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China’s Fiscal Revenue Slows Down, with Non-tax Revenue Filling the Gap

The Ministry of Finance’s statistics show that the fiscal revenue for January-September was 9.1 trillion yuan (US$1.5 trillion), an increase of 892.5 billion (US$143 billion) or 10.9% over the same period last year and 18.6 percent points lower than the growth for the same period last year. The tax revenue was 7.7 trillion yuan (US$1.2 trillion), a year-over-year increase of 8.6 percent, down 18.8 percent from the same period last year.

According to an official from the Ministry, since the beginning of this year, due to the downward macroeconomic pressure, the local fiscal revenue growth turned weak. To compensate for the gap, non-tax revenues, or various types of fees, are becoming an increasing source of fiscal revenue.

For the first three quarters of 2012, the non-tax revenue in many provinces and cities has grown far more than the tax revenue. Tianjin saw an increase in non-tax revenue (54.75%) that was more than 40 percentage points higher than the increase in tax revenue (10.86%); Anhui’s non-tax revenue (52.1%) increased more than 30 percentage points more than tax revenue (15.3%); Guangdong had non-tax revenue (25.89%) growing higher than the tax revenue (8.15%) of nearly 18 percentage points. In some places, imposing fines has become an important part of the non-tax revenue.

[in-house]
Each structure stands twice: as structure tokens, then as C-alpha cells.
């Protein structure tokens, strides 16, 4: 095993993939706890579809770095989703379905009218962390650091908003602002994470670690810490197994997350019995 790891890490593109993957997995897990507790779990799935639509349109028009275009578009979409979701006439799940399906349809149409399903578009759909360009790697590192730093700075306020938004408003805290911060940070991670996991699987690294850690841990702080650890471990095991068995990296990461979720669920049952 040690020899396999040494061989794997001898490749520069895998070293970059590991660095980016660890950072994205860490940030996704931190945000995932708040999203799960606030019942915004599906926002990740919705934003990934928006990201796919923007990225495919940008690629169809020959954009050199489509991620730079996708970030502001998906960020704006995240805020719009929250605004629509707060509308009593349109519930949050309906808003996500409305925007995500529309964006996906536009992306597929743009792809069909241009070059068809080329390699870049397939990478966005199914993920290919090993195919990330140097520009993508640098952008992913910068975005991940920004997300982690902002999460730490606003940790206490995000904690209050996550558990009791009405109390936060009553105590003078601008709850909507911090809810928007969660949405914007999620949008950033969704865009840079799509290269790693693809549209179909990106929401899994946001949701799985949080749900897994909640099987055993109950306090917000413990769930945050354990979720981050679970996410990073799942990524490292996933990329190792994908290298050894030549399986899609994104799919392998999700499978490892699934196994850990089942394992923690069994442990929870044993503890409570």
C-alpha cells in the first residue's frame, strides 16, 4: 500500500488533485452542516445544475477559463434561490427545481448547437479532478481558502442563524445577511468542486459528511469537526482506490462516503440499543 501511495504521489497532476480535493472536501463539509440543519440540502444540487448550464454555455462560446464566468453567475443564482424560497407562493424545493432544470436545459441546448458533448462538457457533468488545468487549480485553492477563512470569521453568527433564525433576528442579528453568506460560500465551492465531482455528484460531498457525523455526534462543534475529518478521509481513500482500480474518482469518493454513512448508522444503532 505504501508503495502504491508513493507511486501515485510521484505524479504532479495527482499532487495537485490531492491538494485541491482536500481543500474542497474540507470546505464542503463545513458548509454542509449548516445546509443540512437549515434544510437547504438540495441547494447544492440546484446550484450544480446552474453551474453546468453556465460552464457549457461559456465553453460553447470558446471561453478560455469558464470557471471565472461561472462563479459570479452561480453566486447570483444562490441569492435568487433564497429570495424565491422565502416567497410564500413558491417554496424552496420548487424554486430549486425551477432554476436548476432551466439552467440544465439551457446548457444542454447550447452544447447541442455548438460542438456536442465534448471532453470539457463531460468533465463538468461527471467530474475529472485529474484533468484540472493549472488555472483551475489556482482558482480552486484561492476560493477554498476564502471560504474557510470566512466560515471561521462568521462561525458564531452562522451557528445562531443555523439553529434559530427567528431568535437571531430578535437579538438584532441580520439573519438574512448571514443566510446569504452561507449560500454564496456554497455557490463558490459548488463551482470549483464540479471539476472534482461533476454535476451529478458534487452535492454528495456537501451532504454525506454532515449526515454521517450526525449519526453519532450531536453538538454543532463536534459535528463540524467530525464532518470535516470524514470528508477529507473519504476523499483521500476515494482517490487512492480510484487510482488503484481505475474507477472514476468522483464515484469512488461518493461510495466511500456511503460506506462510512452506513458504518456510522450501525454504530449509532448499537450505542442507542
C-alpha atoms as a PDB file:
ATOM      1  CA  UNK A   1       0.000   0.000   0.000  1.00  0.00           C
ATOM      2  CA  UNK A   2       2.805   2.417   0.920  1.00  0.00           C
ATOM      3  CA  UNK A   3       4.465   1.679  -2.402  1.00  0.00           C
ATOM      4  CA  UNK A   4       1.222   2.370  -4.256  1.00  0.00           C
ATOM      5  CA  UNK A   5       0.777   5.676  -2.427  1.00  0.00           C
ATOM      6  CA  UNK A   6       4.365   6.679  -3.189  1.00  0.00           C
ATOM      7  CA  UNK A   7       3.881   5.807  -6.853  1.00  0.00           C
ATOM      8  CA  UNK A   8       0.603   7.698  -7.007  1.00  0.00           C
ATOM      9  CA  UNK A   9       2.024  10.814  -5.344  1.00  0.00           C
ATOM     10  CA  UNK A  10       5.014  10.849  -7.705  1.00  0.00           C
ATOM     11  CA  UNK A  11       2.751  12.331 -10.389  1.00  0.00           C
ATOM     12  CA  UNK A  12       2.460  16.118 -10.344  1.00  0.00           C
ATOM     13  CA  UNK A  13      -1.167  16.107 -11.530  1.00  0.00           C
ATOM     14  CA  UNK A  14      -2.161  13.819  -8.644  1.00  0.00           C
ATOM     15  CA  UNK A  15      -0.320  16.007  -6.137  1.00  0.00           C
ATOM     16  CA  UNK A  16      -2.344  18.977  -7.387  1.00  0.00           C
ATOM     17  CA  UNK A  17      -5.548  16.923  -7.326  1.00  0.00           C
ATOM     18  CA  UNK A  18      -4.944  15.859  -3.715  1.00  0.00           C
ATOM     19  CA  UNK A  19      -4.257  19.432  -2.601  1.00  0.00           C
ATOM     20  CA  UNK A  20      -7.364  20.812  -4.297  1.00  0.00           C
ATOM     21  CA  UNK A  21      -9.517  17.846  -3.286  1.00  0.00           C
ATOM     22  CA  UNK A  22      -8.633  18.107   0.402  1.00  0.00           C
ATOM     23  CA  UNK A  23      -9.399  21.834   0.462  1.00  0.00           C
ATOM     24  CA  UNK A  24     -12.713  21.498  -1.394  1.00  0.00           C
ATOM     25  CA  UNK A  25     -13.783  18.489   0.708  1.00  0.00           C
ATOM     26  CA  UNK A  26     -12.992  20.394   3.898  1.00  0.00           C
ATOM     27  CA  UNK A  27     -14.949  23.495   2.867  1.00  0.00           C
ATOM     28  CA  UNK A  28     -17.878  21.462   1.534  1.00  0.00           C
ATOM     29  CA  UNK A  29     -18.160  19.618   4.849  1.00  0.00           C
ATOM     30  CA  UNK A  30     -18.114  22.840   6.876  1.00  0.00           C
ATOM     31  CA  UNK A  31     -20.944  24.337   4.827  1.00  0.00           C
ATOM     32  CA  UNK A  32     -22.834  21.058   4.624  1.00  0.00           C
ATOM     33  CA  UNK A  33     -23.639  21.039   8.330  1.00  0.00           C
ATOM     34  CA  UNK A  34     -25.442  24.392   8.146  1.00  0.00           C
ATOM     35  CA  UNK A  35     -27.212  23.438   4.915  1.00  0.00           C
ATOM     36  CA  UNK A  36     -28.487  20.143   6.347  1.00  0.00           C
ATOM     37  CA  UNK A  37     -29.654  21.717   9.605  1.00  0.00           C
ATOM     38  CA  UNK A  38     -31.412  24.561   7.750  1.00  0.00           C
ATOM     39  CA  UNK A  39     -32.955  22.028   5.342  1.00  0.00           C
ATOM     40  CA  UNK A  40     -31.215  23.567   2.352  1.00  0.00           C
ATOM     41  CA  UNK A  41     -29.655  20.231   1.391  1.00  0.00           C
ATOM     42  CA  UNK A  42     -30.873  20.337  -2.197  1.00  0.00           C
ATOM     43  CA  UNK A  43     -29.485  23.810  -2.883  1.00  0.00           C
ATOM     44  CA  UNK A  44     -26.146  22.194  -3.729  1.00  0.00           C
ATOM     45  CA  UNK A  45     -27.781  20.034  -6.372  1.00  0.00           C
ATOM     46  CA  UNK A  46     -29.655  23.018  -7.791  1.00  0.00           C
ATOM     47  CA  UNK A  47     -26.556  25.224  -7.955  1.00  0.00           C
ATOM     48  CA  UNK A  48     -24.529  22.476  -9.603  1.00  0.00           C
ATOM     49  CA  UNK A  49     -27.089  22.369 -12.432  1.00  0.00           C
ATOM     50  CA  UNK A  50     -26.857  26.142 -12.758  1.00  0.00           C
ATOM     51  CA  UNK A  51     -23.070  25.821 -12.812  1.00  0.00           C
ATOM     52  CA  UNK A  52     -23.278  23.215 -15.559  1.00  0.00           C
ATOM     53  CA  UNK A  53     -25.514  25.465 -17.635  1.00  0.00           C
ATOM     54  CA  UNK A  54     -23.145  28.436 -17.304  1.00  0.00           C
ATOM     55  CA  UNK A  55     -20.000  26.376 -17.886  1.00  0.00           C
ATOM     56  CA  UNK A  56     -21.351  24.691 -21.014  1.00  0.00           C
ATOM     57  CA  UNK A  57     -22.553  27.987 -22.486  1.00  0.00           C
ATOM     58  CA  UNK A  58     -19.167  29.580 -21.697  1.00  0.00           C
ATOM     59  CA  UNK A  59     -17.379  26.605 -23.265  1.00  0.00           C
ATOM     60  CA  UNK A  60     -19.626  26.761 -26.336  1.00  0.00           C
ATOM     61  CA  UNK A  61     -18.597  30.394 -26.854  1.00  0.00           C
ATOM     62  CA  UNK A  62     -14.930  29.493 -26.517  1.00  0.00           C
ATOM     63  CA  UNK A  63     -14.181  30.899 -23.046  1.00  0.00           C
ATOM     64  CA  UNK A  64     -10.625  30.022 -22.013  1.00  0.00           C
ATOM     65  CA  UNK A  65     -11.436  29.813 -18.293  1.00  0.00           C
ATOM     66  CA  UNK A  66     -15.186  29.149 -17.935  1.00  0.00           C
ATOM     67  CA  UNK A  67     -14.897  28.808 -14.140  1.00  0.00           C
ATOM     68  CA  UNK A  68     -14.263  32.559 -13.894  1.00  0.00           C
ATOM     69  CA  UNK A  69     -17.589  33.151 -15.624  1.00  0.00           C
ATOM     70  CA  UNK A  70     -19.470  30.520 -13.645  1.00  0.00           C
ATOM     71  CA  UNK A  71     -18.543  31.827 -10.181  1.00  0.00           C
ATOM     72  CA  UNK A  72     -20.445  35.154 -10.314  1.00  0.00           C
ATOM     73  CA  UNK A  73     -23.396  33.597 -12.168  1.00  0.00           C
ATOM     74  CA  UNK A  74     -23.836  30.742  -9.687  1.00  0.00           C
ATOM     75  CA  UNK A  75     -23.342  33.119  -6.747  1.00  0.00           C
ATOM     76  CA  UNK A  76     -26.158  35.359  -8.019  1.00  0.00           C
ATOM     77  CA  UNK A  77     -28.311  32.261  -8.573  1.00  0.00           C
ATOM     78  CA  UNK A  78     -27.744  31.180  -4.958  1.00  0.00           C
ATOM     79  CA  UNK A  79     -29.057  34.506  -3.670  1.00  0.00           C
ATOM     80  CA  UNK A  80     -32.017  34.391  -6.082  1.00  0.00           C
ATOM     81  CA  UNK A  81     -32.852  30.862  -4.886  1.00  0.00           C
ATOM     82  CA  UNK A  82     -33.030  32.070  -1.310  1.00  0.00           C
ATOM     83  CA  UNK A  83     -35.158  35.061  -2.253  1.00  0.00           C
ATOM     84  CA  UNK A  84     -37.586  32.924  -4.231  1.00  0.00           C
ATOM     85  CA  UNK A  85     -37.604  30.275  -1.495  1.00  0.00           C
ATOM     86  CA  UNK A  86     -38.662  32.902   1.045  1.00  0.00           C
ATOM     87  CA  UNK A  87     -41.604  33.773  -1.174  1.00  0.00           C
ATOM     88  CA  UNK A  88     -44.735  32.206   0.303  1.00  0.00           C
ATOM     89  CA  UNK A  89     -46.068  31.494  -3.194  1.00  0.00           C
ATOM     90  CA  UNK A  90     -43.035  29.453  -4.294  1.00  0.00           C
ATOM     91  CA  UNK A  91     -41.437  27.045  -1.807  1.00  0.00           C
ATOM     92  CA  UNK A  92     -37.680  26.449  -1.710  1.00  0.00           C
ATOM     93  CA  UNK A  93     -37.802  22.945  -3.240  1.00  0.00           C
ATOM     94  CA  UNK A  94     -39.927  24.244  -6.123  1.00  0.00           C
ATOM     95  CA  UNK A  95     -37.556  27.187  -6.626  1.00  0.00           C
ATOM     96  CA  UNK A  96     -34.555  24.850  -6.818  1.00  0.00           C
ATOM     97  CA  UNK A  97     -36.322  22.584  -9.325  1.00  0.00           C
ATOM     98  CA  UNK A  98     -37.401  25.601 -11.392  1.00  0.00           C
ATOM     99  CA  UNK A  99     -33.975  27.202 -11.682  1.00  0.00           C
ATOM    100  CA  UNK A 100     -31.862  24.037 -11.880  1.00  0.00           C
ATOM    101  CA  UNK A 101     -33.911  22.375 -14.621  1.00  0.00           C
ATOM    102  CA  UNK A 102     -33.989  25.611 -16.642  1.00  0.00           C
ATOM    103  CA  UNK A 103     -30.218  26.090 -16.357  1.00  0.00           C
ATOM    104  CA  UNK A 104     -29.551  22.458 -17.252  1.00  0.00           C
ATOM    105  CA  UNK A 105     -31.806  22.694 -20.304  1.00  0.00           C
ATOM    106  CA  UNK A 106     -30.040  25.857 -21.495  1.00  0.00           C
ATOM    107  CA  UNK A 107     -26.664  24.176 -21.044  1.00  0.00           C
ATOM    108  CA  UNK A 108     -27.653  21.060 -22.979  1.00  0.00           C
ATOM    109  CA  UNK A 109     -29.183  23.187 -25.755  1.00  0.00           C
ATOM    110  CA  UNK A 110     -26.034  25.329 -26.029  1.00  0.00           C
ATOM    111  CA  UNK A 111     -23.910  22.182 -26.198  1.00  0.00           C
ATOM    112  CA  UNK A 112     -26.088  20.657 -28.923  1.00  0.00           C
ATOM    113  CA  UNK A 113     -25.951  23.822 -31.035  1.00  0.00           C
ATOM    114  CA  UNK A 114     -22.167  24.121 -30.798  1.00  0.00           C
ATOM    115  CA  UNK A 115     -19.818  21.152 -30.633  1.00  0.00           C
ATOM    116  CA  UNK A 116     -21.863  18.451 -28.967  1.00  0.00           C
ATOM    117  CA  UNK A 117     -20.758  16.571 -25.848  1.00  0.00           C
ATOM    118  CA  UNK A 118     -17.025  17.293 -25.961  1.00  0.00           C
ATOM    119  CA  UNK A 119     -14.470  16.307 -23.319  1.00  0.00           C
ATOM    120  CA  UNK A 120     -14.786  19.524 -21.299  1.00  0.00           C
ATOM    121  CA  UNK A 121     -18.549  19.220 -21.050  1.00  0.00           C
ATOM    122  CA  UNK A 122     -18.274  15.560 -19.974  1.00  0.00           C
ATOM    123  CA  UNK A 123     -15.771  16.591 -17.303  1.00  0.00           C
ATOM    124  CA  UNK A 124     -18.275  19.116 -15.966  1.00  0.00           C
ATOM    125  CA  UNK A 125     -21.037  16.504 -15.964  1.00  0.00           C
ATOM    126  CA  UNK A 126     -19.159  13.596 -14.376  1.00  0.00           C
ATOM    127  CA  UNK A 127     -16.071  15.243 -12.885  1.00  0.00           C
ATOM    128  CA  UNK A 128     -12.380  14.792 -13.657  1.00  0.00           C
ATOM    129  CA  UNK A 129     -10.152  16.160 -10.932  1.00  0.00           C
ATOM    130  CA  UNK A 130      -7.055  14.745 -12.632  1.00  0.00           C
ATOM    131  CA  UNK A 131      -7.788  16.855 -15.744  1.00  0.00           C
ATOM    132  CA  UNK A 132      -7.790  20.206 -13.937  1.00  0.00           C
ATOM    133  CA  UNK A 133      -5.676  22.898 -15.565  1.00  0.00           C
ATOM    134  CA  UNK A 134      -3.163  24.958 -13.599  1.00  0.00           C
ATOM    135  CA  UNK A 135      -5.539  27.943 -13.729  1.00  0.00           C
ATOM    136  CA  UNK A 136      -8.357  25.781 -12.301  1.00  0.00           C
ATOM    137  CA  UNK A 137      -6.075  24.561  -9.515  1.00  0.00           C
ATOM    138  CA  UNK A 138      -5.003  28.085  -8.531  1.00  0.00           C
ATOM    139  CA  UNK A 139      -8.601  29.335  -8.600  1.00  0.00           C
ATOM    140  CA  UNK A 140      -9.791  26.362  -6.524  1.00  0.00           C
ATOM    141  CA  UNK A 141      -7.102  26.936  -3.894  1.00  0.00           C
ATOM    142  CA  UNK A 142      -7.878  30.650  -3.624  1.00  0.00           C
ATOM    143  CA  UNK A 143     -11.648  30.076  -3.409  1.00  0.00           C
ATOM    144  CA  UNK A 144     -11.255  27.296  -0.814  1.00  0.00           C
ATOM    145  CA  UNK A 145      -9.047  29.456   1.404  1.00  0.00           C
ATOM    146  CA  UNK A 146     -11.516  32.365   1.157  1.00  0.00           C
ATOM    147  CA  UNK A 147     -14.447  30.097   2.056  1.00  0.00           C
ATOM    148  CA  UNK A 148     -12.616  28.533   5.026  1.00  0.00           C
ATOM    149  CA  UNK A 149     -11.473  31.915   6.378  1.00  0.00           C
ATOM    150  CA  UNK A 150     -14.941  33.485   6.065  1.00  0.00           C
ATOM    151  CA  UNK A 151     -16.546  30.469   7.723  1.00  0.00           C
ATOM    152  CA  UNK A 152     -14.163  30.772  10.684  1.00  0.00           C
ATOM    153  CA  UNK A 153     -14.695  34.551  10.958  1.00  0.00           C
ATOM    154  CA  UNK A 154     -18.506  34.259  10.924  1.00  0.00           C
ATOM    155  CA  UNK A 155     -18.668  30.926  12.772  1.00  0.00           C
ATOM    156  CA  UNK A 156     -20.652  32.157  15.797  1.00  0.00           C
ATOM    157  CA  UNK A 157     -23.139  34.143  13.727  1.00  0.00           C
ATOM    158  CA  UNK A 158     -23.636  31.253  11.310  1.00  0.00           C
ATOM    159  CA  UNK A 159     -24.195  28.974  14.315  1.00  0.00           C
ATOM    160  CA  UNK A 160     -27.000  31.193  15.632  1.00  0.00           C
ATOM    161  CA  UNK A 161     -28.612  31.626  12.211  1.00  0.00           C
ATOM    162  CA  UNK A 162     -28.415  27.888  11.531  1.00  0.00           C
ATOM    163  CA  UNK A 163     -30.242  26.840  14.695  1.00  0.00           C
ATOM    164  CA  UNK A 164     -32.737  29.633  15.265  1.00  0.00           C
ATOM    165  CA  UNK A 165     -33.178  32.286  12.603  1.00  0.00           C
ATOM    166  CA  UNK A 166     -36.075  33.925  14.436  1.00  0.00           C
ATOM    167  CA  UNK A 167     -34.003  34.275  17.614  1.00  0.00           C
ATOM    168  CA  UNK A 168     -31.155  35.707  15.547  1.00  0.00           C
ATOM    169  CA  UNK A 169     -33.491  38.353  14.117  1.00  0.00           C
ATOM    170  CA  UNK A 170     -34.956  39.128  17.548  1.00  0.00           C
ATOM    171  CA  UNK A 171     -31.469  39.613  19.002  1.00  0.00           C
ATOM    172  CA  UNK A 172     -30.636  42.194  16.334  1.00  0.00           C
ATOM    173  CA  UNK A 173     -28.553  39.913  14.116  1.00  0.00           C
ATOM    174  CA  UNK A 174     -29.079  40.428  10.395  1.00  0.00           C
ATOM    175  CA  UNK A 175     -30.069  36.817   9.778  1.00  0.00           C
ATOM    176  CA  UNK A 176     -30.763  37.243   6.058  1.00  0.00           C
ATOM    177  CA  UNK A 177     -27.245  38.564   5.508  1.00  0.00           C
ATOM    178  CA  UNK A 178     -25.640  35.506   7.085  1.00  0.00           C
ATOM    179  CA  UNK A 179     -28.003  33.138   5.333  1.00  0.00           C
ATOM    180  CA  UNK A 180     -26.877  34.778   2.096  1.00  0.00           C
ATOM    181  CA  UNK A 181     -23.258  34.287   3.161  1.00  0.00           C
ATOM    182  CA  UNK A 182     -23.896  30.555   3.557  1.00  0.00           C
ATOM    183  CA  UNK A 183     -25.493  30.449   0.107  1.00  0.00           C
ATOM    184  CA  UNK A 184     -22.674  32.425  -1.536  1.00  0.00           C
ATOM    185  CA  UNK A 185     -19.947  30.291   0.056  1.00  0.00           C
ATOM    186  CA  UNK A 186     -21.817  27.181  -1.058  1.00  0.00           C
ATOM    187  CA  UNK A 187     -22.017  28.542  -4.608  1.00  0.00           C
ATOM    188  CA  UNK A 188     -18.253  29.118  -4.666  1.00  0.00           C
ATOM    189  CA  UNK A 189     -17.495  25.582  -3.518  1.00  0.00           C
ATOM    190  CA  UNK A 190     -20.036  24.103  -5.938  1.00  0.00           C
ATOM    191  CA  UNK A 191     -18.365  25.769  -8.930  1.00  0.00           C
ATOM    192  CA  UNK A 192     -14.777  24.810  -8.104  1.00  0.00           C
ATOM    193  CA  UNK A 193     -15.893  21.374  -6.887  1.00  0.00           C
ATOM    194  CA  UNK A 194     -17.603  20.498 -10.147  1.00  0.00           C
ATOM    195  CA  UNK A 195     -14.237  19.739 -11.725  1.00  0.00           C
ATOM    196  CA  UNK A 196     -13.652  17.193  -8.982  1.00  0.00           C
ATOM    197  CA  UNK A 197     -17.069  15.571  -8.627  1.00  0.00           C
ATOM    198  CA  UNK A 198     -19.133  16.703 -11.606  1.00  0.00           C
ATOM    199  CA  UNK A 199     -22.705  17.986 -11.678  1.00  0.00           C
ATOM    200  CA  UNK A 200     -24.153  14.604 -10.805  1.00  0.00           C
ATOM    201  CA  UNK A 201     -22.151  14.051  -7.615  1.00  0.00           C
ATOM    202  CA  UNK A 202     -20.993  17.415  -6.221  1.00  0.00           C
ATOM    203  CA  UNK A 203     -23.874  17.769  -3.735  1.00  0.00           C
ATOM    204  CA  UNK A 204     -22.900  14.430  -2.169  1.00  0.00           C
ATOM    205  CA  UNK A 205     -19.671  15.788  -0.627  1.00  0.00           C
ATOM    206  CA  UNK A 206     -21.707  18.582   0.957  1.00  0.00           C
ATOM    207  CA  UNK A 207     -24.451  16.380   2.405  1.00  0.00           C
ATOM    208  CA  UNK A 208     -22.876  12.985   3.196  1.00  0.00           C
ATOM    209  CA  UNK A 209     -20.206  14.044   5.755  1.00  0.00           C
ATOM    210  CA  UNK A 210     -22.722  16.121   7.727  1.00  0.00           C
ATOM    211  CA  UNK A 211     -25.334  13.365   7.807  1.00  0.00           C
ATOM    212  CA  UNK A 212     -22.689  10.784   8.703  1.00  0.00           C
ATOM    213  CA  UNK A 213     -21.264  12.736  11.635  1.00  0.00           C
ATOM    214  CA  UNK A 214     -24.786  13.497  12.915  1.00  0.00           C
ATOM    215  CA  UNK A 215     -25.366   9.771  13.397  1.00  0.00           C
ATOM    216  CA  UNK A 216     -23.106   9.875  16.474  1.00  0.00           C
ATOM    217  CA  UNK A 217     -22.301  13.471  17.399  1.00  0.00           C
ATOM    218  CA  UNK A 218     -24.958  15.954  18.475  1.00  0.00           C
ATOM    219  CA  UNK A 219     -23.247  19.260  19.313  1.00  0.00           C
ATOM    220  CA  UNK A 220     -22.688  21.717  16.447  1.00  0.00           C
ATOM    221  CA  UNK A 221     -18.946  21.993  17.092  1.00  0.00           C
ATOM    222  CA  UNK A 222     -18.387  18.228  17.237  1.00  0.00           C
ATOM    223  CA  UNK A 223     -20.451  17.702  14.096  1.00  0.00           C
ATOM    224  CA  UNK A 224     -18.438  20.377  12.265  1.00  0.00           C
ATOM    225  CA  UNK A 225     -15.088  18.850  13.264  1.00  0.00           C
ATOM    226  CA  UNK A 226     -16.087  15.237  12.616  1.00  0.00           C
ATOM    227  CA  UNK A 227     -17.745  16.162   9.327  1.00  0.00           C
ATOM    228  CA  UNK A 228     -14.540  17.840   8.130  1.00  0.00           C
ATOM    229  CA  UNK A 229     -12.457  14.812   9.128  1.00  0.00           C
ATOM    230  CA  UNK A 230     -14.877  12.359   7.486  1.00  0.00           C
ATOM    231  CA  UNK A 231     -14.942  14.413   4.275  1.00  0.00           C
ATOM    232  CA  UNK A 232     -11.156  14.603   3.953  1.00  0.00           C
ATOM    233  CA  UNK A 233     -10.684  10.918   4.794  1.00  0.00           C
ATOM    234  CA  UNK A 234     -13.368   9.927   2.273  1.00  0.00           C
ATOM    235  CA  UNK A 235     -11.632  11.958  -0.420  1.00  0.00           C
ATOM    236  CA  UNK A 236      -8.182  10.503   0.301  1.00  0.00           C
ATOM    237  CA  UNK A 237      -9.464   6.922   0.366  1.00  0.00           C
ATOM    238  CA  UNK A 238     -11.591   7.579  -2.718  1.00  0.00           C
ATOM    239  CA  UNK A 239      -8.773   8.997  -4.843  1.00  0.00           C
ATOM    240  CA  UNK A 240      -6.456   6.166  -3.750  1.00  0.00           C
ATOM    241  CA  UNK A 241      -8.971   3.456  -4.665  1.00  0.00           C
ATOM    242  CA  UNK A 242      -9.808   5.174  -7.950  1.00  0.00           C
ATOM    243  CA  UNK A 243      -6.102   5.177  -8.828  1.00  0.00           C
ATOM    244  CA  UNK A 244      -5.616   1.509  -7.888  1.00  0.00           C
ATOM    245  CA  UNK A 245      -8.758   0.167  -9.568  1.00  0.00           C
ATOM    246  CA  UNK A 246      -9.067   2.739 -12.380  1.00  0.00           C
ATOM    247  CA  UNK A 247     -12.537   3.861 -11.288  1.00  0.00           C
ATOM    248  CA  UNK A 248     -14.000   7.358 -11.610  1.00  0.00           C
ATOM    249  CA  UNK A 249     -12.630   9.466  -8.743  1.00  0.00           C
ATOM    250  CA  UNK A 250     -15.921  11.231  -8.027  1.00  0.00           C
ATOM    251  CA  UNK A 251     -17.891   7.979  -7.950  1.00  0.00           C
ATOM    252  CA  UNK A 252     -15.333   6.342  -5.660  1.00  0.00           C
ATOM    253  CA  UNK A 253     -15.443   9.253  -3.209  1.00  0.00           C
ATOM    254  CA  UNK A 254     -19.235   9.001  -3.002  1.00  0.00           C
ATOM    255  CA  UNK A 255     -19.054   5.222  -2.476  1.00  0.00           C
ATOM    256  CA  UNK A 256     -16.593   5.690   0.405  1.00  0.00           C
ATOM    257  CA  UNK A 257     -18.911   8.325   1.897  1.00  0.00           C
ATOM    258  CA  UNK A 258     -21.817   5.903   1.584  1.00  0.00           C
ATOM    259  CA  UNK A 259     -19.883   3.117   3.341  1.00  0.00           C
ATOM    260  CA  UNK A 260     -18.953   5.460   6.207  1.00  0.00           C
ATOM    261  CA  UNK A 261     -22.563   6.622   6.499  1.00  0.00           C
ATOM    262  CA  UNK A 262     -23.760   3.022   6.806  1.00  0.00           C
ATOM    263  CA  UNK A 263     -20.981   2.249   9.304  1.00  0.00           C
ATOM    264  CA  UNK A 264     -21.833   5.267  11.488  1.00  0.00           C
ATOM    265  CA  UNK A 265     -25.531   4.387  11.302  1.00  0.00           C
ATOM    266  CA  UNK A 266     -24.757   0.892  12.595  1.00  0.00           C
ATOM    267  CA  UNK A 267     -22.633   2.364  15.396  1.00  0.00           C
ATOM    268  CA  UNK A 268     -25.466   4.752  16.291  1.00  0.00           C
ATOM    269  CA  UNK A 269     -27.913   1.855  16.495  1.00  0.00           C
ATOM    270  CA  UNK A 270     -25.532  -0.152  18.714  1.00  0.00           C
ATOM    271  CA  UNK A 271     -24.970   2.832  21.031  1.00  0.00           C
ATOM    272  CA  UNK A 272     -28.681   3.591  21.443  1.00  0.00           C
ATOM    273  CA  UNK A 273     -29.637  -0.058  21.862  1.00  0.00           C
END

Source: Nanfang Weekend, October 30, 2012